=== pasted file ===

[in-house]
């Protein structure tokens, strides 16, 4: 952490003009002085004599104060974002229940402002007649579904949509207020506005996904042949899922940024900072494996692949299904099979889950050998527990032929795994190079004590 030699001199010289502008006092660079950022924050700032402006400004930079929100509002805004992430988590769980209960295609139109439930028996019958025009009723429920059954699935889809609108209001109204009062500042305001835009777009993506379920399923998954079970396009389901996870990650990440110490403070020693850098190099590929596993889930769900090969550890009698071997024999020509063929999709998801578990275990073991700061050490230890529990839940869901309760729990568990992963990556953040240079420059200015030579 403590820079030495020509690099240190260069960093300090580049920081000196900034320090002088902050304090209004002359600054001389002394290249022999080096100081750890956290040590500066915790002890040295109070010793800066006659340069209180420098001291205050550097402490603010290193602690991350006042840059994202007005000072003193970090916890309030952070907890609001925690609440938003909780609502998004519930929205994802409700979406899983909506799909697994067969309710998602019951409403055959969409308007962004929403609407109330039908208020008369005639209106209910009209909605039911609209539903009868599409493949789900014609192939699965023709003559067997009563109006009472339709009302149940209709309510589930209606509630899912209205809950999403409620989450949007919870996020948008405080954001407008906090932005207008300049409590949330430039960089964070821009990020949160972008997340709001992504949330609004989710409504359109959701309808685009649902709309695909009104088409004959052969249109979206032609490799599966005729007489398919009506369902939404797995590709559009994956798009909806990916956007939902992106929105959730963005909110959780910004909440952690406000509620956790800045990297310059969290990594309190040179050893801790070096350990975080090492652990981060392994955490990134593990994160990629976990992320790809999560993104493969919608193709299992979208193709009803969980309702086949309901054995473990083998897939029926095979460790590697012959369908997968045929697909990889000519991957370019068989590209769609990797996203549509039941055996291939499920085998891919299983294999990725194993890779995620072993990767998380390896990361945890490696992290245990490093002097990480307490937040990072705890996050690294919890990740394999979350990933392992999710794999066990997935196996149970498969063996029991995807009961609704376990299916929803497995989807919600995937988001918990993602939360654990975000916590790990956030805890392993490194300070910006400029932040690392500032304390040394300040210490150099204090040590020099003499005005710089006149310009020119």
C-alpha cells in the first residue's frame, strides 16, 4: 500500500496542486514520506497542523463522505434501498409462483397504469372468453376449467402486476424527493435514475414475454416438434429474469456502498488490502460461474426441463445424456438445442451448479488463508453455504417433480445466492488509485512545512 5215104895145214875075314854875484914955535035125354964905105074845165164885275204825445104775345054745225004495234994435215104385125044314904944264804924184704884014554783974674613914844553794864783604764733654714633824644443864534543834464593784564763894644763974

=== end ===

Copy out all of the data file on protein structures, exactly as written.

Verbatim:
[in-house]
């Protein structure tokens, strides 16, 4: 952490003009002085004599104060974002229940402002007649579904949509207020506005996904042949899922940024900072494996692949299904099979889950050998527990032929795994190079004590 030699001199010289502008006092660079950022924050700032402006400004930079929100509002805004992430988590769980209960295609139109439930028996019958025009009723429920059954699935889809609108209001109204009062500042305001835009777009993506379920399923998954079970396009389901996870990650990440110490403070020693850098190099590929596993889930769900090969550890009698071997024999020509063929999709998801578990275990073991700061050490230890529990839940869901309760729990568990992963990556953040240079420059200015030579 403590820079030495020509690099240190260069960093300090580049920081000196900034320090002088902050304090209004002359600054001389002394290249022999080096100081750890956290040590500066915790002890040295109070010793800066006659340069209180420098001291205050550097402490603010290193602690991350006042840059994202007005000072003193970090916890309030952070907890609001925690609440938003909780609502998004519930929205994802409700979406899983909506799909697994067969309710998602019951409403055959969409308007962004929403609407109330039908208020008369005639209106209910009209909605039911609209539903009868599409493949789900014609192939699965023709003559067997009563109006009472339709009302149940209709309510589930209606509630899912209205809950999403409620989450949007919870996020948008405080954001407008906090932005207008300049409590949330430039960089964070821009990020949160972008997340709001992504949330609004989710409504359109959701309808685009649902709309695909009104088409004959052969249109979206032609490799599966005729007489398919009506369902939404797995590709559009994956798009909806990916956007939902992106929105959730963005909110959780910004909440952690406000509620956790800045990297310059969290990594309190040179050893801790070096350990975080090492652990981060392994955490990134593990994160990629976990992320790809999560993104493969919608193709299992979208193709009803969980309702086949309901054995473990083998897939029926095979460790590697012959369908997968045929697909990889000519991957370019068989590209769609990797996203549509039941055996291939499920085998891919299983294999990725194993890779995620072993990767998380390896990361945890490696992290245990490093002097990480307490937040990072705890996050690294919890990740394999979350990933392992999710794999066990997935196996149970498969063996029991995807009961609704376990299916929803497995989807919600995937988001918990993602939360654990975000916590790990956030805890392993490194300070910006400029932040690392500032304390040394300040210490150099204090040590020099003499005005710089006149310009020119």
C-alpha cells in the first residue's frame, strides 16, 4: 500500500496542486514520506497542523463522505434501498409462483397504469372468453376449467402486476424527493435514475414475454416438434429474469456502498488490502460461474426441463445424456438445442451448479488463508453455504417433480445466492488509485512545512 5215104895145214875075314854875484914955535035125354964905105074845165164885275204825445104775345054745225004495234994435215104385125044314904944264804924184704884014554783974674613914844553794864783604764733654714633824644443864534543834464593784564763894644763974